Evaluation of a petroleum prospect requires the geologist to estimate the amount of hydrocarbons and the composition (GOR) expelled from the source rock. Current understanding stipulates that the quantity and GOR of petroleum ultimately expellable from a source rock can be determined from simple source rock parameters such as those measured in a Rock-Eval experiment.
This Applet calculates the hydrocarbon expulsion potential of a source rock based on basic rock-Eval parameters. The outputs are ultimate expellable hydrocarbons from the source rock. The amount of gas versus oil expelled are based on published relationships of source data (i.e. Pepper and Corvi, 1995). The results can be used to constrain charge volumes and GOR. More sophisticated volumetric modeling can be done with KinEx to include the effects of heating rate and facies variations. Lateral geological variability and migration can be account for in Trinity . Trinity can also be used to quantify the volumes probabilistically. But, hey, this one is free (no guarantees of any kind)!
All volumes are STP (surface) conditions. mmbls = million barrels and bcf = billion cubic feet.
Multiply the area to the result to obtain total potential over an area.
Divide the number by 247 to get volumes per acre (1 km2 = 247.1044 acres).
Rock density is variable, as higher TOC rocks should have lower densities.
This model is actually more sophisticated than just mass balance considerations. It also accounts for variability in GOR and oil API gravity, etc.
Original Source Rock Potential:
Here is a quick calculator for estimating original immature source rock parameters from present day mature samples given present day transformation ratio (TR).
Note: You may potentially get an original HI greater than 1150 mg/g. This may happen when TR approaches 100%. It is simply because the data and the kinetics model to calculate TR are incompatible. At 95% TR, a 5% error on TR can result in 100% error on original TOC and HI. To avoid this at high maturity, try to use averages of HI from a large number of samples.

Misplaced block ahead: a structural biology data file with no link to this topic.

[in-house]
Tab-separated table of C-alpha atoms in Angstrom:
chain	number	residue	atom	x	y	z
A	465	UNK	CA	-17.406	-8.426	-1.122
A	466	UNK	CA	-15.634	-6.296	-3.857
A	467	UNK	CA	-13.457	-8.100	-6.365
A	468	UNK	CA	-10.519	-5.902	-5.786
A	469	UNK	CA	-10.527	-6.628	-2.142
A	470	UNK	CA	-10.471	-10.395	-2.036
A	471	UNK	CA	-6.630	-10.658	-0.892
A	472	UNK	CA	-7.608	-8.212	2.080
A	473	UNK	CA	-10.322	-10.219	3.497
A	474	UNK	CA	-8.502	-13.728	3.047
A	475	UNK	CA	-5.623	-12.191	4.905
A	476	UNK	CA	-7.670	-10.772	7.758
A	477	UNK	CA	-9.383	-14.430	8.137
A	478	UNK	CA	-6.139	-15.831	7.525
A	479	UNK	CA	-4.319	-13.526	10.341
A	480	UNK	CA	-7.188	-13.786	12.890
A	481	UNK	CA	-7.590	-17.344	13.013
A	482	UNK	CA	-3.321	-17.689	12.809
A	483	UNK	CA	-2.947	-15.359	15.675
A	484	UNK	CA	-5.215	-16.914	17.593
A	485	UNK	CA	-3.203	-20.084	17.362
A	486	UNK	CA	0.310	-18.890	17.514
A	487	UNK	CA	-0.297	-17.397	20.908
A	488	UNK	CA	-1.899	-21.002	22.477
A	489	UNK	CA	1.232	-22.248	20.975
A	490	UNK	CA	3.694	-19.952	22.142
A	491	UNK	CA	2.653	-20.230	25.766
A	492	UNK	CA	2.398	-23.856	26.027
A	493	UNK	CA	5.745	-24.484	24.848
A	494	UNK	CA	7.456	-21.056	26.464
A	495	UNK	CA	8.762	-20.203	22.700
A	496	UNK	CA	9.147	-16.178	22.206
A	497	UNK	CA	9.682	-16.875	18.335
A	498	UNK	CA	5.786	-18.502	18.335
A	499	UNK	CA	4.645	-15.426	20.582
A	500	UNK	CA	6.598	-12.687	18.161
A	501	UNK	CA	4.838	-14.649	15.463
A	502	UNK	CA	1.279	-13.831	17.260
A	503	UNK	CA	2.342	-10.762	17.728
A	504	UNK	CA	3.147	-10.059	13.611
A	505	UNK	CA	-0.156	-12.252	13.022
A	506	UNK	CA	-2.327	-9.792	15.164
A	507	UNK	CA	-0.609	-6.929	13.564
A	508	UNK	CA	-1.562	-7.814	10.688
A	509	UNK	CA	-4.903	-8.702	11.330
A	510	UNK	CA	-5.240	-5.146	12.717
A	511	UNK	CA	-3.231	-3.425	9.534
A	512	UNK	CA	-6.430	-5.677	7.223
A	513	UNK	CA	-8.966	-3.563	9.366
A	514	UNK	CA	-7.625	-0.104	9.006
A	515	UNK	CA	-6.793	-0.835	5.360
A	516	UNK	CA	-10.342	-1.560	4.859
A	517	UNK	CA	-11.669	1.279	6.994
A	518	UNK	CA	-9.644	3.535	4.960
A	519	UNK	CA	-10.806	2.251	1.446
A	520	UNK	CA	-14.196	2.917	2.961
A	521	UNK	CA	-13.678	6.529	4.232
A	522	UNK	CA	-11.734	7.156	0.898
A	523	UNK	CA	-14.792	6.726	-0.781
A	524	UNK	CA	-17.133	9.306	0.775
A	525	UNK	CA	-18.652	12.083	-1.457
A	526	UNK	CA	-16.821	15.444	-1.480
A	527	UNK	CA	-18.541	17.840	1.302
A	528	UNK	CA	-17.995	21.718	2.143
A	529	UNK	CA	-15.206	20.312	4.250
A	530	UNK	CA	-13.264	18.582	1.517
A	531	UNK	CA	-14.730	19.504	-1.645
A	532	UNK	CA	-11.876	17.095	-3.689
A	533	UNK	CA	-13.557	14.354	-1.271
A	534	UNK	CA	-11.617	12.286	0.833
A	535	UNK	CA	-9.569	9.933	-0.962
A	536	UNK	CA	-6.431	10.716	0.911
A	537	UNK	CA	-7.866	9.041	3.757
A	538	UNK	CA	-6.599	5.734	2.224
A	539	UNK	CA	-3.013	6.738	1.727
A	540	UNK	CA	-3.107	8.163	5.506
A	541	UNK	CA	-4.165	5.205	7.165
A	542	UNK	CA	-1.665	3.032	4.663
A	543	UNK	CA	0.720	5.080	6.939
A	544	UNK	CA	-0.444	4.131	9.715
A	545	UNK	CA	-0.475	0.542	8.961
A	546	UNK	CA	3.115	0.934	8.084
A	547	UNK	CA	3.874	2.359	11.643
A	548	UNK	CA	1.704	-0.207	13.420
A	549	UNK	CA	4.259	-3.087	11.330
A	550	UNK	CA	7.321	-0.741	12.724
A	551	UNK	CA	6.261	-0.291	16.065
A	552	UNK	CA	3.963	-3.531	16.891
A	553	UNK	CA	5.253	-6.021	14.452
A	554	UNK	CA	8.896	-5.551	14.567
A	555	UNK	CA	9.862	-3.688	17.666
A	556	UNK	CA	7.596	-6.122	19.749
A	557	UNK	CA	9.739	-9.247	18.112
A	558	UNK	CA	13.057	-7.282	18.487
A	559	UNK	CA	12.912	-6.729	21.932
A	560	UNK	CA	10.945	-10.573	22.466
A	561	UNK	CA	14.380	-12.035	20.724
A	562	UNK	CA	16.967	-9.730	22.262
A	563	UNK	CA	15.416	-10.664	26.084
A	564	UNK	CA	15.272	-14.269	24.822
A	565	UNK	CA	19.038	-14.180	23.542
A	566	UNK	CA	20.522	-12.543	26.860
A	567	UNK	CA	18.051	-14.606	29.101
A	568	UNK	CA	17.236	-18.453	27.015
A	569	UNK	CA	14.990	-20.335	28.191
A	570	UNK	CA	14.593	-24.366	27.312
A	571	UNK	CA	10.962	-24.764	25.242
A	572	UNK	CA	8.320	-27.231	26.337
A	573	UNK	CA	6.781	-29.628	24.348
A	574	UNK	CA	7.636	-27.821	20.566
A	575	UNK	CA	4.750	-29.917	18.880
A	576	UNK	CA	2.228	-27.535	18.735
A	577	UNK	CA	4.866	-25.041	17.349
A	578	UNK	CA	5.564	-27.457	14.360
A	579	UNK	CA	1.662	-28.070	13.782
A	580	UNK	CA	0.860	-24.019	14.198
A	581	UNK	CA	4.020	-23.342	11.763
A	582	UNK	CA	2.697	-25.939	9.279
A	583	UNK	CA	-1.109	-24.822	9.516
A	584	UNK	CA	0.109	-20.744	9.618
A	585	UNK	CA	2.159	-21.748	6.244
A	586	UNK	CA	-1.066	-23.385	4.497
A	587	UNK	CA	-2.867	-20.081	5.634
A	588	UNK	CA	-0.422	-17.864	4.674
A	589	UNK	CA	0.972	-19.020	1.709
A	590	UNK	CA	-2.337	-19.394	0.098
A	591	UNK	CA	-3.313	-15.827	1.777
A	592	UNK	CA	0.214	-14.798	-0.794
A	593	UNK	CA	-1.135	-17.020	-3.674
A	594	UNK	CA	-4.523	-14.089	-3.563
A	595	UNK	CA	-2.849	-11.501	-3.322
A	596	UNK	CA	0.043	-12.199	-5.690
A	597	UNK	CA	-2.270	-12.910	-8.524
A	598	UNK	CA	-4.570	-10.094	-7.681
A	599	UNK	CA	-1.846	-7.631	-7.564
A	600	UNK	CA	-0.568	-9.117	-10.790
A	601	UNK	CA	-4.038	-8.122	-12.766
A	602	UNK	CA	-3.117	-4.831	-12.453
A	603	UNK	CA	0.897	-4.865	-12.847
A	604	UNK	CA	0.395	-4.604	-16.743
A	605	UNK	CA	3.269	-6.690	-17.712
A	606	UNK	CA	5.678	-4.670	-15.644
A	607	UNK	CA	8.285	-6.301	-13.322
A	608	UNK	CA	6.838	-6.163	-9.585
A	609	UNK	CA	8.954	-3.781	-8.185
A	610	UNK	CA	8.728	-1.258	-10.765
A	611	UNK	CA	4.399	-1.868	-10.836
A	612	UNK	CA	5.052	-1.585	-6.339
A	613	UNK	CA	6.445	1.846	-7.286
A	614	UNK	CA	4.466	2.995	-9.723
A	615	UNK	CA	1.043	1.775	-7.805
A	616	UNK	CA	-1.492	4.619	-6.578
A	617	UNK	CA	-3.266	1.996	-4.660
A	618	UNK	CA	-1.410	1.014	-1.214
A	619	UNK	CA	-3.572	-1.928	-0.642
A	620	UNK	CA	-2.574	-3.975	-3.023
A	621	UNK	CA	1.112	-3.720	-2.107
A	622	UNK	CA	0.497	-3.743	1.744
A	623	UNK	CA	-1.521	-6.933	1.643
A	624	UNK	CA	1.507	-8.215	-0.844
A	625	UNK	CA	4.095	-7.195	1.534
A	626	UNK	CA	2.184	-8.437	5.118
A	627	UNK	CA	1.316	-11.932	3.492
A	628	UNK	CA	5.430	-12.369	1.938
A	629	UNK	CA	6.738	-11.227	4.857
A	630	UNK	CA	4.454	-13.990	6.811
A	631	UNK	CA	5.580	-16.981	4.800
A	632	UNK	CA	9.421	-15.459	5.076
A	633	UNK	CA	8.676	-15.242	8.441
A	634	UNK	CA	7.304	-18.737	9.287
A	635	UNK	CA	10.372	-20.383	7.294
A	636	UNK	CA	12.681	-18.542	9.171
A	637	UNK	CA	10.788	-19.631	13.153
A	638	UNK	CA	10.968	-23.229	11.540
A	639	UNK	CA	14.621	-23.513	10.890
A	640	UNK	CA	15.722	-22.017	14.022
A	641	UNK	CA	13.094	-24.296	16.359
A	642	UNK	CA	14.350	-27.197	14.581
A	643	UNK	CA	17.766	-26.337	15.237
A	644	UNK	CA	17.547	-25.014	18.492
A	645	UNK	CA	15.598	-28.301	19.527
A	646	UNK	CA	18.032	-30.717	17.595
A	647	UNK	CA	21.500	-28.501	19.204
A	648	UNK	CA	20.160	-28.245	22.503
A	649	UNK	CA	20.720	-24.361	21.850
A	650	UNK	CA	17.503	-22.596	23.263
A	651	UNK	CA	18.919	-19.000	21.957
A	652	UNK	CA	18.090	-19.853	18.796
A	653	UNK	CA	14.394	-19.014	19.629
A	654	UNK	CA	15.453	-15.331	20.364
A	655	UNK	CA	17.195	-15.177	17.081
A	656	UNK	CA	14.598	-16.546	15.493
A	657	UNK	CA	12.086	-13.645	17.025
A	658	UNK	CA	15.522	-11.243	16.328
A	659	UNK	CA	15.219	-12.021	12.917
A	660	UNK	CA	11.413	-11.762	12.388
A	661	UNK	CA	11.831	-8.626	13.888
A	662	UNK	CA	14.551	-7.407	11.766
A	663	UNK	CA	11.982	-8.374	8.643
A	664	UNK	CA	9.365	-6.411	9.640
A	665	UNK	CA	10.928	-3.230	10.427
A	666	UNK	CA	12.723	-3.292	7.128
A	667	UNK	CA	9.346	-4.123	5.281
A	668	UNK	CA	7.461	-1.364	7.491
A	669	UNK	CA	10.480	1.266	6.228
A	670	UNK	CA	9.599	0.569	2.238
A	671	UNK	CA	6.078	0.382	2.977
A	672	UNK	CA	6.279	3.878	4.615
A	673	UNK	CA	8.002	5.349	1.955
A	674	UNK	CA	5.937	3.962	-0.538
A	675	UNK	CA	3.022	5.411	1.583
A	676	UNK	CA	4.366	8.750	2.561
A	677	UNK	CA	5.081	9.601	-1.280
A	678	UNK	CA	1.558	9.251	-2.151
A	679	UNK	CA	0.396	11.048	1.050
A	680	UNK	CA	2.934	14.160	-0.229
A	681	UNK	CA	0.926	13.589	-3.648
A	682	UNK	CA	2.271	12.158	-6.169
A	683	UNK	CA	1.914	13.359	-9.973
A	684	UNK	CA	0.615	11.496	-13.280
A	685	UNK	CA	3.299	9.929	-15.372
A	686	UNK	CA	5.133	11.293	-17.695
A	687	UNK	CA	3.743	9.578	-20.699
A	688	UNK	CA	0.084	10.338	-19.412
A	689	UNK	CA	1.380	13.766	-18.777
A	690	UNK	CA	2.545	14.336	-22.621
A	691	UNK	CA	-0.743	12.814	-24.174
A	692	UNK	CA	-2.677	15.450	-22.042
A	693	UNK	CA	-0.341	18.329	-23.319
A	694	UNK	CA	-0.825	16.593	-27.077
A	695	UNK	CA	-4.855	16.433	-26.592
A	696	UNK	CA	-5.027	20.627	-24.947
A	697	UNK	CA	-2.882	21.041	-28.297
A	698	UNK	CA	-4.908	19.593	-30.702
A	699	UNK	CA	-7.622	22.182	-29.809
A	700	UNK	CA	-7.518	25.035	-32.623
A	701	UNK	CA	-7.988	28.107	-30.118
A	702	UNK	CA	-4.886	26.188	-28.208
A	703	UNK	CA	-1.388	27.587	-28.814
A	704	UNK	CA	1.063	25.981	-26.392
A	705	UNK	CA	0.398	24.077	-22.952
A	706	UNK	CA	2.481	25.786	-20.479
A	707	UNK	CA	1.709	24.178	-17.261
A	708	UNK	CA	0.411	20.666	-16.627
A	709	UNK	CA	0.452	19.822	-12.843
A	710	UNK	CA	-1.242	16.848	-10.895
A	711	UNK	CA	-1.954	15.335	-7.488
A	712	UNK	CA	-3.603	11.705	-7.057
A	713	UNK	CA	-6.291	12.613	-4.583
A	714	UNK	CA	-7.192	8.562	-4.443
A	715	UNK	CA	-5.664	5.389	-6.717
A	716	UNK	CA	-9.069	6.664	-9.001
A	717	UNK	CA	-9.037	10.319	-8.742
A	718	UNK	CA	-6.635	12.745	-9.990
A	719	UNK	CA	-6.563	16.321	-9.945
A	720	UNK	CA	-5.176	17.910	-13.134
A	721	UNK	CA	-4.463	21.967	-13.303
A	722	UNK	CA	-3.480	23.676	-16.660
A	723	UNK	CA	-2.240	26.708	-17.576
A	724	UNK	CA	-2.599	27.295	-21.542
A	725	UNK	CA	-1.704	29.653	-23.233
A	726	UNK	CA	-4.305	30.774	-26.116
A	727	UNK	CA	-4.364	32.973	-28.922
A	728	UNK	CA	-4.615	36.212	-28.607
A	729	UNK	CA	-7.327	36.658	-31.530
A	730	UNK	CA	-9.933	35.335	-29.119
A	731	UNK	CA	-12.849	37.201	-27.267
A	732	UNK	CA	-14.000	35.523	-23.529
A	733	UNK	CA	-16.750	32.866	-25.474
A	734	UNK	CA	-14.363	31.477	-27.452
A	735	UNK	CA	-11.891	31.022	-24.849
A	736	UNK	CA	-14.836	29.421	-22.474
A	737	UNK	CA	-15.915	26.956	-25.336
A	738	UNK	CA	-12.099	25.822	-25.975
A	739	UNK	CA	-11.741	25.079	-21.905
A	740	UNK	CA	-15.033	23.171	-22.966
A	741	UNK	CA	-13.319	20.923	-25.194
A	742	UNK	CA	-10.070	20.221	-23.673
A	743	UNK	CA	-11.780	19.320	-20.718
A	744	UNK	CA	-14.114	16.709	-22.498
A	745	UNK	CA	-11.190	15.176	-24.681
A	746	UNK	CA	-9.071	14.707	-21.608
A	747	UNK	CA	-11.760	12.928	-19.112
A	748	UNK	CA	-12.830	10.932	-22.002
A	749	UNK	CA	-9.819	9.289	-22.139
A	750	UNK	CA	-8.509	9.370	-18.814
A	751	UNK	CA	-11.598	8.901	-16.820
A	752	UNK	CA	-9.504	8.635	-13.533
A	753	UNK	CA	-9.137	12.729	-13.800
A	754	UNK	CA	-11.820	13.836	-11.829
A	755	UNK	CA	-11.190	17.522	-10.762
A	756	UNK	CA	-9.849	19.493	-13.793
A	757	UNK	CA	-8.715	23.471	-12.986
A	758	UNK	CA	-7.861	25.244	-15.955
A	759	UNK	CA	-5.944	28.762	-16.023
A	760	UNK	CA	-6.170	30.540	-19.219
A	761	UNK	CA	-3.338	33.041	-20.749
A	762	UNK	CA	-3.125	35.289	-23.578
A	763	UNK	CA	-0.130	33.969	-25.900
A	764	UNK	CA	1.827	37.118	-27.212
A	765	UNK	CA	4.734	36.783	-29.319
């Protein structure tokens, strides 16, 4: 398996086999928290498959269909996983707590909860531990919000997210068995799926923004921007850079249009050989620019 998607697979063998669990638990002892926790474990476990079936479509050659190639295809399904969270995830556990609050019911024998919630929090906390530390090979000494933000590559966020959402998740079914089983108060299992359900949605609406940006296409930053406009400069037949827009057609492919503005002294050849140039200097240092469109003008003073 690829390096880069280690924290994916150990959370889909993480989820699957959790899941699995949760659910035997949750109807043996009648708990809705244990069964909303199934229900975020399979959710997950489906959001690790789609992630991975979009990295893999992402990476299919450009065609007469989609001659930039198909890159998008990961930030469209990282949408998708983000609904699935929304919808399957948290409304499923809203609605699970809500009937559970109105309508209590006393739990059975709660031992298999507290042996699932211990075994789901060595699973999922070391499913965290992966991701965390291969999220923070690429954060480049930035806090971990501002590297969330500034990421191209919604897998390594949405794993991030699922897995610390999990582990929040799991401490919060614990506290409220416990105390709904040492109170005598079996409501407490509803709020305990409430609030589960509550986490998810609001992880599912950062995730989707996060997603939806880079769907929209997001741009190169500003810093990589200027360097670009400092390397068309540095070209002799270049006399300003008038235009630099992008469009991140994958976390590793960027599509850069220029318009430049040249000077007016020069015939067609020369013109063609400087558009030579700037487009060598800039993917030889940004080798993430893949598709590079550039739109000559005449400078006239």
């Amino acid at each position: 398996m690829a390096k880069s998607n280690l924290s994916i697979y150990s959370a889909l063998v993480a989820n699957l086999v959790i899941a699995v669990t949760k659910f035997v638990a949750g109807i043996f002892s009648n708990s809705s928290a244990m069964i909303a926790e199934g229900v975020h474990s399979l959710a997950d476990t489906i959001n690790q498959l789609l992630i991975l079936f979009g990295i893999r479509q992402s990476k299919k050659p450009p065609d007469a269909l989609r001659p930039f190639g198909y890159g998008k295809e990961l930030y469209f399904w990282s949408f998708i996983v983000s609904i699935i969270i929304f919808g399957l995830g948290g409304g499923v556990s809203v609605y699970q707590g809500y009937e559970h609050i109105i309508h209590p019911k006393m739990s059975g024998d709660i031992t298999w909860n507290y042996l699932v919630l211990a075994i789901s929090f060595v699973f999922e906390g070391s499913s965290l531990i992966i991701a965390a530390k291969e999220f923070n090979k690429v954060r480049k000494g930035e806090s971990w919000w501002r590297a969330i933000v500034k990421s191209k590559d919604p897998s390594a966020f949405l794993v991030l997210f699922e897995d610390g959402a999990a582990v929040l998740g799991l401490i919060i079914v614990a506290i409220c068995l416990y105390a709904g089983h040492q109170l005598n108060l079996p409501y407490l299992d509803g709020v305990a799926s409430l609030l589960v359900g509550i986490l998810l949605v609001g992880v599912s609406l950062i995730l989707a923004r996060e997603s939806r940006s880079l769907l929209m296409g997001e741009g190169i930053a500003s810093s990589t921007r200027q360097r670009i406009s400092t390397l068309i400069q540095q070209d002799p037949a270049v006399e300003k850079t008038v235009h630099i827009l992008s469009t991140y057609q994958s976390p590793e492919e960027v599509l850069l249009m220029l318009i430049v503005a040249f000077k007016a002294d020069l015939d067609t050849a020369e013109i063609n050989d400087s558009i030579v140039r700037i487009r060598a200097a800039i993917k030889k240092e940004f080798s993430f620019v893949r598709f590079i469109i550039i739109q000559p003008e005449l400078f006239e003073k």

Also watch out at high TRs, most kinetic models over estimate TR at high maturity.
The Tight Rock Resource Potential Calculator:
Here is a quick and dirty calculator for estimating "target" oil in place (OIP) for tight reservoirs using simple Rock Eval S1 values.
This calculator assumes 35 API oil and rock density of 2.5 g/cc. Please note that 1) S1 is part of the oil, and the heavier part of oil may not get included in S1. At high maturity, the S1 measurement may not include the lightest end of oil due to loss of volatile hydrocarbons from drilling and sampling process, in which case, an empirical correction to S1 may be needed. Using cored samples is important in this case (M. Downey et all, 2011 AAPG). Our KinEx software provides easy and more accurate calculations, and our Trinity software includes shale oil and gas mapping and sweet spot analysis tools.
Pepper, A. S., and P. J. Corvi, 1995, Simple kinetic models of petroleum formation. Part I: oil and gas generation from kerogen : Marine and Petroleum Geology, v. 12, pp.291-319.
Pepper, A. S., and P. J. Corvi, 1995, Simple kinetic models of petroleum formation. Part III: Modeling an open system : Marine and Petroleum Geology, v. 12, n. 4 pp.417-452.
Marlan W. Downey et al., A Quick Look Determination of Oil-in-Place in Oil Shale Resource Plays, AAPG, April 10-13, 2011, Houston